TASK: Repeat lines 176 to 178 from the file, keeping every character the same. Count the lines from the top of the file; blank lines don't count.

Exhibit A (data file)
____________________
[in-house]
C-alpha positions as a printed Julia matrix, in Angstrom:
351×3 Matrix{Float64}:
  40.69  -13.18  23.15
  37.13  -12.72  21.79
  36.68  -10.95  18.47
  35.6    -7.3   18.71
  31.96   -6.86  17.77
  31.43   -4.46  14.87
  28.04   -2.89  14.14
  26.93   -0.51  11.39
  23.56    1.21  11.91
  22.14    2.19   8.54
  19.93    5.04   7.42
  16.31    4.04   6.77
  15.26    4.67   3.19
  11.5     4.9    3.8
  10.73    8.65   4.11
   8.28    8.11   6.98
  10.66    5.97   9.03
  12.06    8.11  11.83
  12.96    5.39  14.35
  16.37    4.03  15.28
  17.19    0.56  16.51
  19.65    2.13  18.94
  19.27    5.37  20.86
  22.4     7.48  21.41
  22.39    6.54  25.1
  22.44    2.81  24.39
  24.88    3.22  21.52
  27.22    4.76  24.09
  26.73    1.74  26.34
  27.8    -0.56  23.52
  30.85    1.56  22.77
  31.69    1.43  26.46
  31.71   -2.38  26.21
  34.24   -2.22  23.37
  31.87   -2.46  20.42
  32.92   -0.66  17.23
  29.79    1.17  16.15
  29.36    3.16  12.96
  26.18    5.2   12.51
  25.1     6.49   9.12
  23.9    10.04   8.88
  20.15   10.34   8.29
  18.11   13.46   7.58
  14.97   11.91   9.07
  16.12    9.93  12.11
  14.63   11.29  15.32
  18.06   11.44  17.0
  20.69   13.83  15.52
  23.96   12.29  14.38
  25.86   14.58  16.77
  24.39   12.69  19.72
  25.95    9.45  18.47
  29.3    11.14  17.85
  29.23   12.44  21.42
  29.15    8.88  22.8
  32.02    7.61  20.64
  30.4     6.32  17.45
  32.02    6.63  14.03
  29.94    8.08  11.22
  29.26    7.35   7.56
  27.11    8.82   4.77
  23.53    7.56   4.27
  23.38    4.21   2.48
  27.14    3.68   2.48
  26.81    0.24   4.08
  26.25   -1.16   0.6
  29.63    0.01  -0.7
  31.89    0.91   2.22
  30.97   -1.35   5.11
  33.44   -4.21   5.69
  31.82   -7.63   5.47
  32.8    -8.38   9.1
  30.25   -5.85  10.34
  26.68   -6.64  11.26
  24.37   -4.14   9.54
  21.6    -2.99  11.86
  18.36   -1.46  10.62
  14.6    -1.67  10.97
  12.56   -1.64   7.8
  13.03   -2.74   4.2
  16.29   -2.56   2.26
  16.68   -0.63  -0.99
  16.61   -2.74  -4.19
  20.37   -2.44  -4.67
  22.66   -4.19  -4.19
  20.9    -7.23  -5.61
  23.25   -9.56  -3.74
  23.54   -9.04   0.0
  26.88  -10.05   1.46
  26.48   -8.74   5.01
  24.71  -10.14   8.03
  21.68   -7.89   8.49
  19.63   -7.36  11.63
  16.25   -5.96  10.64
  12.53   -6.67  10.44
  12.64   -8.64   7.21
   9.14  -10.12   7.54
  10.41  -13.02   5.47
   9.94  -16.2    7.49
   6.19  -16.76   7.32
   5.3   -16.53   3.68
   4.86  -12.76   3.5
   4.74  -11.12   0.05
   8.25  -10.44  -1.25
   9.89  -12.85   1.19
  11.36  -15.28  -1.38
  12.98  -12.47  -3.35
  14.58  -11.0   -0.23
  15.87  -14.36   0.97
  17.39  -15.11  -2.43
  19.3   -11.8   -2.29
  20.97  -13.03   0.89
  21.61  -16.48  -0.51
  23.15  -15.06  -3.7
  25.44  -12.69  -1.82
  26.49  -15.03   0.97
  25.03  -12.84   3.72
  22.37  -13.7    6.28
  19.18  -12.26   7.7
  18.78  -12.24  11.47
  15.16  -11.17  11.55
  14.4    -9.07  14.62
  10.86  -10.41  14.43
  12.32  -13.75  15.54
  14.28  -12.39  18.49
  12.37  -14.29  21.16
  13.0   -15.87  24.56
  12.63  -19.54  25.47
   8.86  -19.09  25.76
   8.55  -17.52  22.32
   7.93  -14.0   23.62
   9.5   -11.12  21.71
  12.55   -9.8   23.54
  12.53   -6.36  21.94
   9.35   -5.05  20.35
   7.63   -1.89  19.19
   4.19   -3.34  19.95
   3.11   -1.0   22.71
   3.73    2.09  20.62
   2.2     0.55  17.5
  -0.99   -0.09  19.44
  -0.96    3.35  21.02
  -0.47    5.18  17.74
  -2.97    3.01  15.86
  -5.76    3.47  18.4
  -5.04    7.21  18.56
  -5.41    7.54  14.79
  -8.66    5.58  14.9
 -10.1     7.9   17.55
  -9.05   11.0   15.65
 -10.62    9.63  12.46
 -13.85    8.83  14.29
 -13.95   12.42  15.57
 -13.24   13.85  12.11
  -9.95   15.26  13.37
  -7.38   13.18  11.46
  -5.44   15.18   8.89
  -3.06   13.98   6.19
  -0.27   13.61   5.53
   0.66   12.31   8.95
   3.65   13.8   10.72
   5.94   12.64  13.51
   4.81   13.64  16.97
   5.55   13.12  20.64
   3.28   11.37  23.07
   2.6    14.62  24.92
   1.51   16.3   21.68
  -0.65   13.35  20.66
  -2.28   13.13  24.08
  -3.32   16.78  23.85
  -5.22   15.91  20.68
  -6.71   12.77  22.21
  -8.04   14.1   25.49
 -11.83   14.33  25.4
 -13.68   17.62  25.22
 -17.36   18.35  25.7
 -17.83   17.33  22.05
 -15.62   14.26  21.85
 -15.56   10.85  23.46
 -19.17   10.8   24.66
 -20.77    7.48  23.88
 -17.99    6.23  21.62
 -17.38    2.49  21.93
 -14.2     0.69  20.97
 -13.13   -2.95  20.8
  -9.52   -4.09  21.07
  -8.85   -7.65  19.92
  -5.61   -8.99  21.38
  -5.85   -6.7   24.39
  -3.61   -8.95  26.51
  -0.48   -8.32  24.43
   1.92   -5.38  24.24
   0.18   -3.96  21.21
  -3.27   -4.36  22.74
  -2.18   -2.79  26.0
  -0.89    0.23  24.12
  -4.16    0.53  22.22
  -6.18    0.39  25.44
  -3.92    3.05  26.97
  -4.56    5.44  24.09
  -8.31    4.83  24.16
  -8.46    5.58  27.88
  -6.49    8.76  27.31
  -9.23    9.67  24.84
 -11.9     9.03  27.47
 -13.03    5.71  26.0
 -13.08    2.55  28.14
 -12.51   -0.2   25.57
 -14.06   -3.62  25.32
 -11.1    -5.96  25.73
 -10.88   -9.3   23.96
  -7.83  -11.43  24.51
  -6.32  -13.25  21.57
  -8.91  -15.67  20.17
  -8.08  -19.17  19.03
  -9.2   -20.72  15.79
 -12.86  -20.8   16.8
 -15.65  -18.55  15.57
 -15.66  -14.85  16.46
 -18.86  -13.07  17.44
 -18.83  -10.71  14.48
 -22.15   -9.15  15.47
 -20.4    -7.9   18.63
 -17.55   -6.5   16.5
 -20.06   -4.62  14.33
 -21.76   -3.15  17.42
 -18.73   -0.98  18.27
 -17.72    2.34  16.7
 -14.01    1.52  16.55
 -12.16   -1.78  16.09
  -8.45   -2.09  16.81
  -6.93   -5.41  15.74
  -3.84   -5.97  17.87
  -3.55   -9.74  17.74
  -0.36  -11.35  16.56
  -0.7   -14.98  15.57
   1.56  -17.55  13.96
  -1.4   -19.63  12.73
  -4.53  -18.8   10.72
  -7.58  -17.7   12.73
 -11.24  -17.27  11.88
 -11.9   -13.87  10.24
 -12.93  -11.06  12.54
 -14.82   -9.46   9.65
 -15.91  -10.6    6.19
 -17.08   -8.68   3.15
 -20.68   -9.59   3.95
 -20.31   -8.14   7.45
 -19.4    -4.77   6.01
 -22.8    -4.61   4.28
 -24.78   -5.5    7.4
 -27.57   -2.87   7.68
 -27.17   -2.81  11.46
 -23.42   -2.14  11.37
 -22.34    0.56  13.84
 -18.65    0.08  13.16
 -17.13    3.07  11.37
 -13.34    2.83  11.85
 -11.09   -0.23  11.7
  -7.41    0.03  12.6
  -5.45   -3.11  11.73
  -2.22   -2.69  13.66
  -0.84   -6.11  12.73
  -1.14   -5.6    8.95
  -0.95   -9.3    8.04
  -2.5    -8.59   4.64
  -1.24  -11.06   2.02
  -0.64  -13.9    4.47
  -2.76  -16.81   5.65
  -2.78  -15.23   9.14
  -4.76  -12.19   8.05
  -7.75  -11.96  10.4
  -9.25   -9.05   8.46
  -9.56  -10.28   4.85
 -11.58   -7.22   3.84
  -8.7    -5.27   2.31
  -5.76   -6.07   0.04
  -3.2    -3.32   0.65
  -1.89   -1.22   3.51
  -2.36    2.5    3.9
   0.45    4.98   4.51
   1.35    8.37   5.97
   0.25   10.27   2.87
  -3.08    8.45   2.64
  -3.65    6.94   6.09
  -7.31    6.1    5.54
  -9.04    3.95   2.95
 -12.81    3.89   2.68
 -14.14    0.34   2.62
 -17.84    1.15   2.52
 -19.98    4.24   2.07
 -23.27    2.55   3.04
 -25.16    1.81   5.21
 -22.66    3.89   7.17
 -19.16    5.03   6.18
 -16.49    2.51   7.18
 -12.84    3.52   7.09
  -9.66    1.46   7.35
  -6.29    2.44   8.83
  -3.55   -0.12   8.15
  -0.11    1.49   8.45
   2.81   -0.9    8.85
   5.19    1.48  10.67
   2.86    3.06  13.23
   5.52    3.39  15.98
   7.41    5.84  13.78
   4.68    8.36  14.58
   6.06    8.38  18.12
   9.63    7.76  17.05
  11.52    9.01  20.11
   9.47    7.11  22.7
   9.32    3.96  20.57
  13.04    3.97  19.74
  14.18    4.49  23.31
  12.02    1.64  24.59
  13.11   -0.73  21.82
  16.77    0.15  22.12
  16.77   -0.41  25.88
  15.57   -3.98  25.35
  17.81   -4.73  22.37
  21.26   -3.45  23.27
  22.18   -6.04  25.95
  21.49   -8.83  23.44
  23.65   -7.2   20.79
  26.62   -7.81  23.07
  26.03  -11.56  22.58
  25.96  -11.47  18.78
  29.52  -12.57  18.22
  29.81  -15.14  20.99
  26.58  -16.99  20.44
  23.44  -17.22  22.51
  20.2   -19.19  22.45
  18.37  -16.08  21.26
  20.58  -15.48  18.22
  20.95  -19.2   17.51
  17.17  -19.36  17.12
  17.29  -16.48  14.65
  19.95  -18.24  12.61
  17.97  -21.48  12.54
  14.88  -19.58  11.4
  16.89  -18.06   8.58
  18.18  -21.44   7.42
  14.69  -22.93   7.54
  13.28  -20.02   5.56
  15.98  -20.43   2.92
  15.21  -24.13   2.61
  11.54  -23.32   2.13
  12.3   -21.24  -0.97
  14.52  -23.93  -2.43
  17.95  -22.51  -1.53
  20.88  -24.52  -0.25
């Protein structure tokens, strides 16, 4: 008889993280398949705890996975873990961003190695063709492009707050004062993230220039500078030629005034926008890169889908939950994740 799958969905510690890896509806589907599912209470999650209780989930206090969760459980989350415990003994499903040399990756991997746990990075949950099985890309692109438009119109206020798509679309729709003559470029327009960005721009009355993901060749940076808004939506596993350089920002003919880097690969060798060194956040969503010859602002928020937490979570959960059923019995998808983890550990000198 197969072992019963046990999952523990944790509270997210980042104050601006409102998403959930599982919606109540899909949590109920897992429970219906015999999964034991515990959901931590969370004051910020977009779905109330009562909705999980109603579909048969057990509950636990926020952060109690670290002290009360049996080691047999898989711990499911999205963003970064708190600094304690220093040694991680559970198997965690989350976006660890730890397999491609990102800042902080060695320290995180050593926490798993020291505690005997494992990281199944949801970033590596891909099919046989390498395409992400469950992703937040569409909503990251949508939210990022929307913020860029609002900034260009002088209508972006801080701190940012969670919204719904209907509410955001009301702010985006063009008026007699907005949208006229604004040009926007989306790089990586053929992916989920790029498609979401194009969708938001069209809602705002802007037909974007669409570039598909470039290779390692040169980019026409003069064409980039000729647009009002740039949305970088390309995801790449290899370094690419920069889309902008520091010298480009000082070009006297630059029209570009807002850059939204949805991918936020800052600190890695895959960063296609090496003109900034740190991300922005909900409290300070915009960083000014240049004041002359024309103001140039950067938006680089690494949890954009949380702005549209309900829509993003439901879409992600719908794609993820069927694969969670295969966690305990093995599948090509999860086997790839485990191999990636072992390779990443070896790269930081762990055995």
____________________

  -8.04   14.1   25.49
 -11.83   14.33  25.4
 -13.68   17.62  25.22